Cymbidium Cultural Notes

Pronounced [sim-bid-ee-um]

Cym. Spotted Leopard ‘Royale’ 4n.

CONDITIONS      Most people in Tasmania are introduced to orchids via Cymbidiums. They are well suited to our climate as they are native to the cooler, mountainous areas of Asia. Cape York has 3 species though, that do need a warmer growing area. Ideally, Cymbidiums survive and flower regularly with more benign neglect than too much tender loving care. Plants are generally grown in black plastic pots, using a pine bark- based free draining mix. The smaller the pot, the finer the bark, and the bigger pots need a coarser grade bark.

Propagation:  Mature plants will need re-potting into new mix every 2 to 3 years. Do not overpot. Place the back of the plant to the edge of the pot allowing enough space at the front for the new bulbs to mature and flower. You can divide the plants in Spring, after flowering. It is suggested that each division should have at least 3 bulbs, preferably 4 to ensure stability and flowering for the next year. The back bulbs that have no leaves, can also create new plants, so pot then in some Sphagnum moss or place them in the back of the mother plant and leave them to strike there. Once there is a good root system, then you can re-pot them with your bark based mix. It usually takes 3 to 4 years to get to flowering size.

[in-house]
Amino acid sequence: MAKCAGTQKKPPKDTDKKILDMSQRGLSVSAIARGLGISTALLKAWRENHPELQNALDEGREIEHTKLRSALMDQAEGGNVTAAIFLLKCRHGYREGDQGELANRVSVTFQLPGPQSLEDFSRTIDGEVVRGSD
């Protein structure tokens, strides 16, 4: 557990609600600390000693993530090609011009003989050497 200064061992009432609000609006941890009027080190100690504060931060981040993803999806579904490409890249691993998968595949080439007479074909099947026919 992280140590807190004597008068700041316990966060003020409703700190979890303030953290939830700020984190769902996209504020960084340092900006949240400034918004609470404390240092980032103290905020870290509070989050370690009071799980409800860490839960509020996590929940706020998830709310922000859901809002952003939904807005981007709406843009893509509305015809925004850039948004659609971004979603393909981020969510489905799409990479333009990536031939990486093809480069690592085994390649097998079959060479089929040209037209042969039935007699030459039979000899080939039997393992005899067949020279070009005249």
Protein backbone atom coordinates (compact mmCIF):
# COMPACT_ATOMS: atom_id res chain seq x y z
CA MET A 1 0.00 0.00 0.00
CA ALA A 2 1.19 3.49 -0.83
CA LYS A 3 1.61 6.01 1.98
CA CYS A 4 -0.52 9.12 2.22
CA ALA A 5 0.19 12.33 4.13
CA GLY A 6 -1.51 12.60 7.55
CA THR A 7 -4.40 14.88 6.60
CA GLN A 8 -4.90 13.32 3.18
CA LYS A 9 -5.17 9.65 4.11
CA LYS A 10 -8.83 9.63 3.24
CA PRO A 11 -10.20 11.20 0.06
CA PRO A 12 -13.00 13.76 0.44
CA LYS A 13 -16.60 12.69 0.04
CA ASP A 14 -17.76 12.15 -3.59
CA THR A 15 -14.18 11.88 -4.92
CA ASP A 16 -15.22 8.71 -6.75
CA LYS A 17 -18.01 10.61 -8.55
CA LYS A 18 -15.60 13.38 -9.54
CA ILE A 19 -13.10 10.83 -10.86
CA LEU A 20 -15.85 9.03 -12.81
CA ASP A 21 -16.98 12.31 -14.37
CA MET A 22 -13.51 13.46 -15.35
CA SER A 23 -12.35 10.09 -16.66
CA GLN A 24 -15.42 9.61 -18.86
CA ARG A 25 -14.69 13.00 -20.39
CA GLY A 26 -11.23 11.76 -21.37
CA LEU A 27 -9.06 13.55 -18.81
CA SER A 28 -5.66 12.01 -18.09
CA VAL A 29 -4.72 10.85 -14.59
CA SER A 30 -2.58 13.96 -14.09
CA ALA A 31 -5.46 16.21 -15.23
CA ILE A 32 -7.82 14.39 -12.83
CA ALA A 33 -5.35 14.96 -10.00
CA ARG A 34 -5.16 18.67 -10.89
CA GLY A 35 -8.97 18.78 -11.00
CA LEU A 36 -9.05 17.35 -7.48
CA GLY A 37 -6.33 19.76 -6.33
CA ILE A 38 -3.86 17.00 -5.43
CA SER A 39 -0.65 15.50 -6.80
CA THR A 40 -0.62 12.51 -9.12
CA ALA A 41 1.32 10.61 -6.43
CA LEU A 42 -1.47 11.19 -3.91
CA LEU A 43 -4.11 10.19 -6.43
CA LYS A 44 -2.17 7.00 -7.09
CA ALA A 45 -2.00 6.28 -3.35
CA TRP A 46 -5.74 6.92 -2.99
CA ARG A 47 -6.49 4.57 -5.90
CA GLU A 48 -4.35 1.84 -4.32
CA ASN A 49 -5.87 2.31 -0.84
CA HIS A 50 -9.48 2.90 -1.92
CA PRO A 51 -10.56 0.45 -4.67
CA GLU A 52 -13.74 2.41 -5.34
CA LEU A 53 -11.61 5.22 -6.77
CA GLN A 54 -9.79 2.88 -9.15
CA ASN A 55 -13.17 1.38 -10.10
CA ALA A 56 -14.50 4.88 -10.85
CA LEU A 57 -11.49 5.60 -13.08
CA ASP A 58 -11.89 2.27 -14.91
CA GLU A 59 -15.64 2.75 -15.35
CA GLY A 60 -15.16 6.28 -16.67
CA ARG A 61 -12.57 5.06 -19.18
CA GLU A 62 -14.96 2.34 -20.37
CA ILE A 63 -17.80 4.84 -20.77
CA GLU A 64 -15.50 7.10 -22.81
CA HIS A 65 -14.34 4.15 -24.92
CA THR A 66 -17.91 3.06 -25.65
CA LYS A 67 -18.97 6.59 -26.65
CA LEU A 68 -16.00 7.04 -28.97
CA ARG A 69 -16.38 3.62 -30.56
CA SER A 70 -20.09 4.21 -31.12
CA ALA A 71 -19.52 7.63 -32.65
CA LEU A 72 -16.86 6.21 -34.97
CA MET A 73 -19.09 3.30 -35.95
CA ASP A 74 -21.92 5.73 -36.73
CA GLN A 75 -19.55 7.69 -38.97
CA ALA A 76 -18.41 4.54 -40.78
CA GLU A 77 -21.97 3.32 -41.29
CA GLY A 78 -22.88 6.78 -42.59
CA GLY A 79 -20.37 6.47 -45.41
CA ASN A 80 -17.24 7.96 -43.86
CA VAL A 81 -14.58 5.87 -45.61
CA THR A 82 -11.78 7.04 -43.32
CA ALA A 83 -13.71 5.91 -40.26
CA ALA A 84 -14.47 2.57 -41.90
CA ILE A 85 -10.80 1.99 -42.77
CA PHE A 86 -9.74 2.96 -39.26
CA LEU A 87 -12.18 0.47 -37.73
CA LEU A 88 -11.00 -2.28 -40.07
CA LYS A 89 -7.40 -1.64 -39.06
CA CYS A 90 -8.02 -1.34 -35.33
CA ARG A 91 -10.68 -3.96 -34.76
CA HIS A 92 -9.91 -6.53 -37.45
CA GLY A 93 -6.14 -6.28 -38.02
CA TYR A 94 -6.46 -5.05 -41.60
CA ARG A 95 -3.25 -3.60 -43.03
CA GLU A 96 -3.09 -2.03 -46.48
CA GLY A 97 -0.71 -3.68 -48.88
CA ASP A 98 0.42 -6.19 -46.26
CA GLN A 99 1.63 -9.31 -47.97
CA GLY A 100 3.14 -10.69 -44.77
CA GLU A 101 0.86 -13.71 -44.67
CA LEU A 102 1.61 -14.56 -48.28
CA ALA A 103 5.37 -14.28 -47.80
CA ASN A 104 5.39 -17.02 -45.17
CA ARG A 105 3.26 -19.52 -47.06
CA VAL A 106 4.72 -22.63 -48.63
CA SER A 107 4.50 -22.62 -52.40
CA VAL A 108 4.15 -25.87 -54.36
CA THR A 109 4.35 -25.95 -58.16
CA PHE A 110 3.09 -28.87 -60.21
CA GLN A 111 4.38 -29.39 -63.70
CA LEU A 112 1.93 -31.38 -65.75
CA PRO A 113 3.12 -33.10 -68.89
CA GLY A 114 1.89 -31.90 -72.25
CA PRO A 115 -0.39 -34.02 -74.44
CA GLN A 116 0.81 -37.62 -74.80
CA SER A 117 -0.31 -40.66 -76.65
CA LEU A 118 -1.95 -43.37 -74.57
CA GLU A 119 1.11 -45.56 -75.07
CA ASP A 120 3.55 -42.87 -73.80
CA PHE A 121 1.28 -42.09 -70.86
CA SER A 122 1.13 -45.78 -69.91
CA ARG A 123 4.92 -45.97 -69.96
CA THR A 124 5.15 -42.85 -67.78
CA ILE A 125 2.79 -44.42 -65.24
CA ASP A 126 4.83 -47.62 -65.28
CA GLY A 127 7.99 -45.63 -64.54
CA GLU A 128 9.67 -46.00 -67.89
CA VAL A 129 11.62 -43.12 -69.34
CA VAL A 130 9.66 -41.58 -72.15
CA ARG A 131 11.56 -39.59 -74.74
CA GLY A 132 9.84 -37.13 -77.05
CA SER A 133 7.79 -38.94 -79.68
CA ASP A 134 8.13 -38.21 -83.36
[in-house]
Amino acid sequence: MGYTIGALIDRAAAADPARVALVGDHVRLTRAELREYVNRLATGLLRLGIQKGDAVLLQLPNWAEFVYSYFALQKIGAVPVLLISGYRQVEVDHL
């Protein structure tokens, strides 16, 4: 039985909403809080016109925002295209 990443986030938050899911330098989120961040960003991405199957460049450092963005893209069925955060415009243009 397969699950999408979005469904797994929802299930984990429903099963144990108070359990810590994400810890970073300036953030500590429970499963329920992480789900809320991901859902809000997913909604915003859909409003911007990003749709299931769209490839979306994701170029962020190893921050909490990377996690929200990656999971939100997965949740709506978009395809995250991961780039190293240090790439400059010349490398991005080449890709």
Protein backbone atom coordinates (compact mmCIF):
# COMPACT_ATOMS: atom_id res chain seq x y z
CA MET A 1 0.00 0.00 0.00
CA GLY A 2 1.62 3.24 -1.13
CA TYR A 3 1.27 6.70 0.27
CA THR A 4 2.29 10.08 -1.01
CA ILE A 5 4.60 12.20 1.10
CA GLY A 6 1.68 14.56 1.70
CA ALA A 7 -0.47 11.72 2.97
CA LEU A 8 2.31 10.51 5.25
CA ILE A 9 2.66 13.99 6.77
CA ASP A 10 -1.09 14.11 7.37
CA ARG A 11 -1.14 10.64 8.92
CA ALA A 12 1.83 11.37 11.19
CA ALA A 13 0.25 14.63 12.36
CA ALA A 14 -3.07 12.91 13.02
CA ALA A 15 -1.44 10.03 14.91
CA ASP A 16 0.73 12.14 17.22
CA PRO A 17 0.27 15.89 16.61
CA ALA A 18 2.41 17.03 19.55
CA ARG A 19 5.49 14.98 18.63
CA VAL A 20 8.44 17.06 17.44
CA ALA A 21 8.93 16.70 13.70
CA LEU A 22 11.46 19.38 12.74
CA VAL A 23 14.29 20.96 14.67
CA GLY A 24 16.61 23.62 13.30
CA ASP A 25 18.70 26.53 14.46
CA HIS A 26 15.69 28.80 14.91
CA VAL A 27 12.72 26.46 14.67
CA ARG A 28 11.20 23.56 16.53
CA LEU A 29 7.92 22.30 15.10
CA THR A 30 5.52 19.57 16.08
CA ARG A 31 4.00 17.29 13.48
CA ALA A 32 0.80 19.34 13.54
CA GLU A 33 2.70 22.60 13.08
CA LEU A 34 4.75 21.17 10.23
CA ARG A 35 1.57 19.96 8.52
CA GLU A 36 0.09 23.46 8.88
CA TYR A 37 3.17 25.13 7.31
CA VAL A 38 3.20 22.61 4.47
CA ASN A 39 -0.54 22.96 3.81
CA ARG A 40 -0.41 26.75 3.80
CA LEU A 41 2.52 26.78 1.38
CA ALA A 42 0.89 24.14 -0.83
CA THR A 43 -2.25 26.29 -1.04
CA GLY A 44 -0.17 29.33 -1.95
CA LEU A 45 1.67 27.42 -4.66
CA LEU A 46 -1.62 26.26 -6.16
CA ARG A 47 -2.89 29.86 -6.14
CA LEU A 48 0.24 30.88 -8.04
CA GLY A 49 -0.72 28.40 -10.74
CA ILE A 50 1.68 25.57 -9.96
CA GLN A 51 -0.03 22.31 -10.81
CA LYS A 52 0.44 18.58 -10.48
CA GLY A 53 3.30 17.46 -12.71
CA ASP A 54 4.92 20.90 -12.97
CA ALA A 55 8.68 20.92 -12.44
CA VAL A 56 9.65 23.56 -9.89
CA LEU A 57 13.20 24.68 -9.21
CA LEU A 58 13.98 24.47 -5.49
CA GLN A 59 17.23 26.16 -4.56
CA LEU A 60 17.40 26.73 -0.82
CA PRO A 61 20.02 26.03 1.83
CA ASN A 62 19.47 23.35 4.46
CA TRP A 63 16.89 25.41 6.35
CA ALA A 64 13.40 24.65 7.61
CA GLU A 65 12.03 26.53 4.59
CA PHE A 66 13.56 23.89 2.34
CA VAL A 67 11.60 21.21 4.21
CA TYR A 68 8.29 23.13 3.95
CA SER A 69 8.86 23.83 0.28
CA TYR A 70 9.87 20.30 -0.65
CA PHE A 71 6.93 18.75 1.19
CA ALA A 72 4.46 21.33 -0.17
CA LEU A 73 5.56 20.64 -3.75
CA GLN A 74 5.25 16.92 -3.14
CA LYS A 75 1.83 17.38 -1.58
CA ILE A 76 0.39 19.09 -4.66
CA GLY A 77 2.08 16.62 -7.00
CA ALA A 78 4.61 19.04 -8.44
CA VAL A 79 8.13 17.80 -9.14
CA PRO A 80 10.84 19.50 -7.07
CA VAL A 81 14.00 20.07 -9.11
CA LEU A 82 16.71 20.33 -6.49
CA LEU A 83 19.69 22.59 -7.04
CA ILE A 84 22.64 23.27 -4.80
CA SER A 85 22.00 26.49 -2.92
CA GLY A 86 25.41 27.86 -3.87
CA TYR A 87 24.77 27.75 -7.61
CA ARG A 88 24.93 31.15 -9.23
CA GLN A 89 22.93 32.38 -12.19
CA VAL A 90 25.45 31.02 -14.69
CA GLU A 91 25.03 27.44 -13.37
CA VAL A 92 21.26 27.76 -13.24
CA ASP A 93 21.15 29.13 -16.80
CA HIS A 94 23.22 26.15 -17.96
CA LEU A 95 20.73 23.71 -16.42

Potting Mix:  There are endless recipes for potting mixes for Cymbidiums. The one available from the Tasmanian Orchid Society has proved its worth over many years.

Watering:  Sometimes, you can be your own worst enemy with a hose in your hand. Watering is important during the warmer months, but take extreme care when cold and frosty. If you are growing your plants under cover, you need to be particularly aware of water needs. The tried and true method is to put your finger into the mix. If it comes out dirty, don’t water, but if it is clean, then water. Cymbidiums like warm sunny days and cool nights to initiate their flower spikes, so on particularly warm nights, water in the evening once the sun sets. Never water during the day when very hot, only early morning or late evening

Fertilizing: Feed fortnightly with a high Nitrogen fertilizer from Spring through to mid January or weekly at half strength. You can use slow release fertilizers like pelleted chicken manure or any 3 to 4 month, evenly balanced granules. Mid January you should switch to a bloom booster which is higher in Phosphorus and Potassium to stimulate flowering. Never fertilise a dry plant. Water the day before, then feed it.

Cym. Fire Box ‘Black Ball’

Flowering:  Most Cymbidiums flower from late Winter through to late Spring in Hobart and surrounds. Others flower whenever genetically they are ready.

Problems:      Watch out for the dreaded aphids when they are in bud

or flowering. Slugs, snails, red spider and scale are always present, hiding under leaves and in the potting mix. Treat with a commercial pesticide or insecticide according to the instructions. Always keep your plants free of leaf debris and ensure that the old flower stems are cut back once the blooms have finished. Clean up the backbulbs of the old leaf husks by peeling back carefully. This makes it so much easier for next season’s flowering and presentation at Shows.

When purchasing plants, check for irregular flecking, streaking or light mosaic patterns in the leaves. There is no cure for plant viruses and they can be spread if using unsterilized cutting tools